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Proceedings ArticleDOI

A case for small row buffers in non-volatile main memories

30 Sep 2012-Vol. 2012, pp 484-485

TL;DR: It is found that on a multi-core system, reducing the row buffer size can greatly reduce main memory dynamic energy compared to a DRAM baseline with large row sizes, without greatly affecting endurance, and for some NVM technologies, leads to improved performance.

AbstractDRAM-based main memories have read operations that destroy the read data, and as a result, must buffer large amounts of data on each array access to keep chip costs low. Unfortunately, system-level trends such as increased memory contention in multi-core architectures and data mapping schemes that improve memory parallelism lead to only a small amount of the buffered data to be accessed. This makes buffering large amounts of data on every memory array access energy-inefficient; yet organizing DRAM chips to buffer small amounts of data is costly, as others have shown [11]. Emerging non-volatile memories (NVMs) such as PCM, STT-RAM, and RRAM, however, do not have destructive read operations, opening up opportunities for employing small row buffers without incurring additional area penalty and/or design complexity. In this work, we discuss and evaluate architectural changes to enable small row buffers at a low cost in NVMs. We find that on a multi-core system, reducing the row buffer size can greatly reduce main memory dynamic energy compared to a DRAM baseline with large row sizes, without greatly affecting endurance, and for some NVM technologies, leads to improved performance.

Topics: Memory rank (58%), Interleaved memory (57%), Sense amplifier (57%), Cache-only memory architecture (57%), Memory bank (57%)

Summary (2 min read)

Introduction

  • Abstract—DRAM-based main memories have read operations that destroy the read data, and as a result, must buffer large amounts of data on each array access to keep chip costs low.
  • Emerging non-volatile memories (NVMs) such as PCM, STT-RAM, and RRAM, however, do not have destructive read operations, opening up opportunities for employing small row buffers without incurring additional area penalty and/or design complexity.
  • Over time, this charge leaks, causing the stored data to be lost.
  • As a result, the performance benefit of large row buffers may decrease in multi-core systems.

II. MOTIVATION

  • Emerging NVM technologies have several promising attributes compared to existing memory technologies such as SRAM (used in on-chip caches), DRAM, and Flash.
  • NVMs provide cost advantages compared to SRAM and DRAM, and latency advantages compared to Flash.
  • Typical DRAM chip micro-architectures (JEDEC-standard DDRtype SDRAM) are divided into banks that consist of rows and columns .
  • Comparing the 1- and 8-core row-interleaved data, the authors see that while row interleaving does enable more row buffer locality, its benefits diminish as memory system contention increases with more cores: row buffer hit rate is less than 50% for row interleaving even with large, 1KB rows.

III. A SMALL ROW BUFFER NVM ARCHITECTURE

  • Figure 1(b) shows the organization of their NVM architecture.
  • Compared to a traditional DRAM organization, the physical placement of the row buffer and the column multiplexer (part of the I/O gating circuitry in DRAM designs) are swapped in the data path (shown in gray).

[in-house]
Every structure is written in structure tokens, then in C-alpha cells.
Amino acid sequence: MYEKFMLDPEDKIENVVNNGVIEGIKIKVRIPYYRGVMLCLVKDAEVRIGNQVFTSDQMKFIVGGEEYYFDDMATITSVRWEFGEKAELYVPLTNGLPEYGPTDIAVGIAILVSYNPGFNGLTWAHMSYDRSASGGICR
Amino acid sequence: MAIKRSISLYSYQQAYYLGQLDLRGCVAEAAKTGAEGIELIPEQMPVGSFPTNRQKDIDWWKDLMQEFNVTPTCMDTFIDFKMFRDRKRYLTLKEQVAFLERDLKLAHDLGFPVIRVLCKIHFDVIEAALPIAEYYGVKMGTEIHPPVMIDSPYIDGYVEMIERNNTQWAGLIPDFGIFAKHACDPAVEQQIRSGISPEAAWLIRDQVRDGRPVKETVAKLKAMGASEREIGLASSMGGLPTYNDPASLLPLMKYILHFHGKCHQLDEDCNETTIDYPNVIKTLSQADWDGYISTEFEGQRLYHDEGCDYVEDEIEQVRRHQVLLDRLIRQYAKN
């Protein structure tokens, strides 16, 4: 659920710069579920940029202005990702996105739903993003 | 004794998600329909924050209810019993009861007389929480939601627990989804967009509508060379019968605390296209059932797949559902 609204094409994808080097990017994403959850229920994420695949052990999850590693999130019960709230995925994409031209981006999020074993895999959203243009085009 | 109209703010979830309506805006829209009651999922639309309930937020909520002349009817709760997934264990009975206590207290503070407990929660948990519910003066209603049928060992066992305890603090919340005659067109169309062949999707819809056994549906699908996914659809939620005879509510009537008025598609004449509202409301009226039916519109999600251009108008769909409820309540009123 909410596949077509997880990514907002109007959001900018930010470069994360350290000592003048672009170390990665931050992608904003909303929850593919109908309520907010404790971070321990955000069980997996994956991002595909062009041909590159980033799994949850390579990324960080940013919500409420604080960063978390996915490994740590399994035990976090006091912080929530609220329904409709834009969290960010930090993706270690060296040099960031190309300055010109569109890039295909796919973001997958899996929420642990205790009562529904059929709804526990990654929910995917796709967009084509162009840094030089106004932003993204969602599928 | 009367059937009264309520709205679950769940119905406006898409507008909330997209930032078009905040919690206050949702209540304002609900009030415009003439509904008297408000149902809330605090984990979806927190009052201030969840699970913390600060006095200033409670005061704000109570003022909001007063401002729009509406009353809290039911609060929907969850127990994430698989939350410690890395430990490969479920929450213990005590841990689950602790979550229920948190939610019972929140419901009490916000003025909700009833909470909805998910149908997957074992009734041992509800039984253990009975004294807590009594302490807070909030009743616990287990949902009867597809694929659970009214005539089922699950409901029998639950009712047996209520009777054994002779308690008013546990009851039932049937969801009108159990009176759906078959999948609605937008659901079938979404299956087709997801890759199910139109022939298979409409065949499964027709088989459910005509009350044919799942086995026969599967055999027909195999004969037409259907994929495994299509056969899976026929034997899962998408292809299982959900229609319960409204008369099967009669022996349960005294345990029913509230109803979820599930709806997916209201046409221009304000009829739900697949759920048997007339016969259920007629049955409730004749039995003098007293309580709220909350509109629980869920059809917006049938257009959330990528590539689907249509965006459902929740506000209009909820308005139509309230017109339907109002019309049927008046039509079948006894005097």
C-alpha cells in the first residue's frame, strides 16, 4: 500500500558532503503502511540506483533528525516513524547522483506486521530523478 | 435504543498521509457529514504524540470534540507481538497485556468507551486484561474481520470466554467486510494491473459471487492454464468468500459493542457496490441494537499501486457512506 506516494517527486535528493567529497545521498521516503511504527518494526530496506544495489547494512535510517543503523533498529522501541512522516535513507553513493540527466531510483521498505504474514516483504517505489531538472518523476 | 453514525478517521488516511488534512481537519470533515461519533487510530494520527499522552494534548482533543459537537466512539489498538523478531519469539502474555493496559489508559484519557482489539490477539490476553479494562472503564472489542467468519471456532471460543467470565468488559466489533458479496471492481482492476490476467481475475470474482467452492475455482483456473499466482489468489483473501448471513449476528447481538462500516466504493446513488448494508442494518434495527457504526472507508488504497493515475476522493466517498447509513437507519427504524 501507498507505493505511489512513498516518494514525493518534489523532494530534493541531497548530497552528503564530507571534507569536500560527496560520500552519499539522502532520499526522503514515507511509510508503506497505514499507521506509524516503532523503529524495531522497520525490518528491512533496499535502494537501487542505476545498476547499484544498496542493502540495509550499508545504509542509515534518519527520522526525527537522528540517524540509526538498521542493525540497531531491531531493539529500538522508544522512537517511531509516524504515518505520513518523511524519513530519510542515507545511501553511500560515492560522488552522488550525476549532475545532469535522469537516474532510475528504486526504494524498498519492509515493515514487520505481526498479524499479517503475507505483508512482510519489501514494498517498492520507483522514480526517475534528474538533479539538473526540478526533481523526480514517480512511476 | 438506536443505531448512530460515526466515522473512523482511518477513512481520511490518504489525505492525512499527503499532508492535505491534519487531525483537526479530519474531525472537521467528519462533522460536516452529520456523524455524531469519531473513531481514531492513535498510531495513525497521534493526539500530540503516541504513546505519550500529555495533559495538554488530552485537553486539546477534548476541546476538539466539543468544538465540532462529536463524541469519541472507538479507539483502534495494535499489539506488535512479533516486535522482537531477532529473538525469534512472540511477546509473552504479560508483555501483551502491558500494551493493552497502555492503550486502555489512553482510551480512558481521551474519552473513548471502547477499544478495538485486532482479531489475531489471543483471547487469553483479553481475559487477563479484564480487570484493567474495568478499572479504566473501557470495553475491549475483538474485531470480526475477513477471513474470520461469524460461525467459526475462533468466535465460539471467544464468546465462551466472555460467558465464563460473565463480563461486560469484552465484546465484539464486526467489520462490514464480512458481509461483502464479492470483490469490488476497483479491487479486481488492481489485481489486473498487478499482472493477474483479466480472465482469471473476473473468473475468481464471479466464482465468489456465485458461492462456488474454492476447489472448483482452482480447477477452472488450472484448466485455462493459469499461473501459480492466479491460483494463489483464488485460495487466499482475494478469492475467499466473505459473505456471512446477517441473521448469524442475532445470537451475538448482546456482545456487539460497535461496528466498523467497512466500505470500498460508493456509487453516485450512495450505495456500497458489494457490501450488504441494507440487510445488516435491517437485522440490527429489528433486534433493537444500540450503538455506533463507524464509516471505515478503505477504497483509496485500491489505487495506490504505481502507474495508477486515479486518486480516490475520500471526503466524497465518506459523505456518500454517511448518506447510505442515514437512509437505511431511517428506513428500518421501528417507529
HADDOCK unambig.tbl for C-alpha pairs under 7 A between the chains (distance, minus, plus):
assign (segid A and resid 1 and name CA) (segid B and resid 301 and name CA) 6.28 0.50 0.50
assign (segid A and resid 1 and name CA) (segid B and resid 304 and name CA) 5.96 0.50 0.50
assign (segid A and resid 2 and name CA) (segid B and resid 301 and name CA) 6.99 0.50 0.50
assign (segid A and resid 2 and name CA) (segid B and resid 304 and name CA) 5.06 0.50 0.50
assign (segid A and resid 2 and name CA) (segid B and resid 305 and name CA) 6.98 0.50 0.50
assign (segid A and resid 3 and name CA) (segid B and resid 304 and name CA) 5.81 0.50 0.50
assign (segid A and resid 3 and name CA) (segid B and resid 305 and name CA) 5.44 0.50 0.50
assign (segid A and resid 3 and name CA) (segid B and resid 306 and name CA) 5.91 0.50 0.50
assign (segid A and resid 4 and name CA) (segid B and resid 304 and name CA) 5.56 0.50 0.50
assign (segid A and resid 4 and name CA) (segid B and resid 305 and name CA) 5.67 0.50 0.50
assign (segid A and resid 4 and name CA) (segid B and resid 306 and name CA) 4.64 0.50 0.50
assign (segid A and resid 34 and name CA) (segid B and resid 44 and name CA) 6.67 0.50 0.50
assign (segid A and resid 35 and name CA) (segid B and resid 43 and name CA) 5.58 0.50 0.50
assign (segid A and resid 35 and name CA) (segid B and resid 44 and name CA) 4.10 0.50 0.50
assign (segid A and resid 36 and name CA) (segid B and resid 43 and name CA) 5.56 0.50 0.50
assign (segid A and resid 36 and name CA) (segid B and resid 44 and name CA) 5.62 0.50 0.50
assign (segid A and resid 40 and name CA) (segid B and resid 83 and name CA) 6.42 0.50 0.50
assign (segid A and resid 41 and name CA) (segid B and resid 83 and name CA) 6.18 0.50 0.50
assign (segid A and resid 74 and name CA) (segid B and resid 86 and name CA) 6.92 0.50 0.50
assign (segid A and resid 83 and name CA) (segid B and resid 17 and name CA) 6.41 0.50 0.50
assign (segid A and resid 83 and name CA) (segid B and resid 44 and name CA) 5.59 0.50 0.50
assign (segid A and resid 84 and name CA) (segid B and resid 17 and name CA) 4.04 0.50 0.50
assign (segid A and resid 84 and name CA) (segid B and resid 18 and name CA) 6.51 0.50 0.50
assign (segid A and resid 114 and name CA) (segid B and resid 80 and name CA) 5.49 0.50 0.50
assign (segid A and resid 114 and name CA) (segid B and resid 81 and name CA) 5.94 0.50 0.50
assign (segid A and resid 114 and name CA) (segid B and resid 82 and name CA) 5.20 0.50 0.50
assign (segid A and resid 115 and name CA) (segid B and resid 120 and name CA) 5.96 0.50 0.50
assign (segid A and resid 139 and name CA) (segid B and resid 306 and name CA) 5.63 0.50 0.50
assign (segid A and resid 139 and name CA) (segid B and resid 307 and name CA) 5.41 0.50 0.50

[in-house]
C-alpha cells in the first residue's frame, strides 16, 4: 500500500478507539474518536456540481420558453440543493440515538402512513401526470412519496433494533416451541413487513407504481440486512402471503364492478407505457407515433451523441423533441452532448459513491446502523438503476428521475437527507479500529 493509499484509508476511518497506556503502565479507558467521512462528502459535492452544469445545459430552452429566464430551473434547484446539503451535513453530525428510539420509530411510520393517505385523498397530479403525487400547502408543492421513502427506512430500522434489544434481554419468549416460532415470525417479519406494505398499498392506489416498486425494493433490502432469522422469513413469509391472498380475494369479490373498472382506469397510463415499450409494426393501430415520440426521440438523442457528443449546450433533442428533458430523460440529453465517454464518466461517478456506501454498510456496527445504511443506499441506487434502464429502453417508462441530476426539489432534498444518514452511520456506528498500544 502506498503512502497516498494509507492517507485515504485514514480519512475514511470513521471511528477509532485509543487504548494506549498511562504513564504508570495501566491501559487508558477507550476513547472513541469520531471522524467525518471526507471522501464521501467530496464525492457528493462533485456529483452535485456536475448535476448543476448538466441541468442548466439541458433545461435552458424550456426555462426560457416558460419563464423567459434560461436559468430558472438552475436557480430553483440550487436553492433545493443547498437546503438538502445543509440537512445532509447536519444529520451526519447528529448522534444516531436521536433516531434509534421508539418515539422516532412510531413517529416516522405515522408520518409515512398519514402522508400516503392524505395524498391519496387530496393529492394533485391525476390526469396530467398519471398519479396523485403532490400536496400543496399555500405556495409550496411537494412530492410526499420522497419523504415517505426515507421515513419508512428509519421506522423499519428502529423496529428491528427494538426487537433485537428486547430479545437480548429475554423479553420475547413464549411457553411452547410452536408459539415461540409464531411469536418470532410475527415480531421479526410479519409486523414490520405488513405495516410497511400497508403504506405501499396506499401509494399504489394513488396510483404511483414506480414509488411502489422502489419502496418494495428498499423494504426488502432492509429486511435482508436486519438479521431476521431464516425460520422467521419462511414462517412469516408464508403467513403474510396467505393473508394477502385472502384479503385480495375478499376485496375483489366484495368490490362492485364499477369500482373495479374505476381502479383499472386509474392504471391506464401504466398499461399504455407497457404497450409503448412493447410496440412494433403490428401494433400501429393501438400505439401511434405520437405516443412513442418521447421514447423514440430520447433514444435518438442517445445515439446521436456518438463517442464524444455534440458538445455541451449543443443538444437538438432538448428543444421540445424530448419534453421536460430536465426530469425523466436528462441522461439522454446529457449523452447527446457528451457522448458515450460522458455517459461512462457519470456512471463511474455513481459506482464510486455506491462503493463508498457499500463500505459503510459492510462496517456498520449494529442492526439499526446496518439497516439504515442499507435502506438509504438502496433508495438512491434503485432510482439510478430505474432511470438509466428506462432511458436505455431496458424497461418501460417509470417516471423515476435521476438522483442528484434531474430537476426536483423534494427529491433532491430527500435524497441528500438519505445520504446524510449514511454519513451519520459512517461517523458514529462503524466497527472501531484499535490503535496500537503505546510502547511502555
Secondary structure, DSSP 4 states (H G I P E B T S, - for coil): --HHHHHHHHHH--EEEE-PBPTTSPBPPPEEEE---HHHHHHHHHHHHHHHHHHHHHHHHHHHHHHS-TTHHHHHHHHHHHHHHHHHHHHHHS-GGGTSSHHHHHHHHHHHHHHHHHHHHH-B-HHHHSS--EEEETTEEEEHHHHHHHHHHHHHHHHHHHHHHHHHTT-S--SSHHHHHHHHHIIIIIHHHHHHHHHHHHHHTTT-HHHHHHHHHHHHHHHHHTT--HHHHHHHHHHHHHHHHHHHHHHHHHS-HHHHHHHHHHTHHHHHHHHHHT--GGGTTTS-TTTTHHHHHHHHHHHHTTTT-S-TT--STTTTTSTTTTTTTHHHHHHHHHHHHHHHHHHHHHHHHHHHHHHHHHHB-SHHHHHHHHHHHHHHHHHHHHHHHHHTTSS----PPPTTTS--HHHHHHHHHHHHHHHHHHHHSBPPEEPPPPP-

• This rearrangement makes better use of resources by sharing a smaller number of sense amplifiers (the devices which store bits in the row buffer) among multiple bitlines.
  • Note that this is not possible in DRAM (without reducing the row size) because a sense amplifier for each bit in the row is required in DRAM to restore the charge of the cell after it is read.
  • Unlike DRAM, however, their organization requires decoding both the row address and the column address during a RAS command, so that only a subset of the row containing the bits of interest will be selected, sensed, and stored in the row buffer.

IV. RESULTS

  • The authors modify their memory simulator timings according to those in Table I for PCM and STT-RAM.
  • The authors evaluate 31 multiprogrammed workloads composed of SPEC, TPC, and STREAM benchmarks.
  • Note that this reduction is achieved despite worse underlying technology parameters 2For more details, please refer to their accompanying tech report [5].
  • For a given memory technology, reducing the row buffer size does not greatly affect system performance due to the already low row buffer locality present on their multi-core system .
  • NVM cells have a limited lifetime in terms of the number of times they can be written to before their ability to store data fails, also known as Durability.

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A Case for Small Row Buffers in Non-Volatile Main Memories
Justin Meza
Jing Li
Onur Mutlu
Carnegie Mellon University
IBM T.J. Watson Research Center
{meza,onur}@cmu.edu jli@us.ibm.com
Abstract—DRAM-based main memories have read operations that
destroy the read data, and as a result, must buffer large amounts of data
on each array access to keep chip costs low. Unfortunately, system-level
trends such as increased memory contention in multi-core architectures
and data mapping schemes that improve memory parallelism lead to only
a small amount of the buffered data to be accessed. This makes buffering
large amounts of data on every memory array access energy-inefficient;
yet organizing DRAM chips to buffer small amounts of data is costly, as
others have shown [11].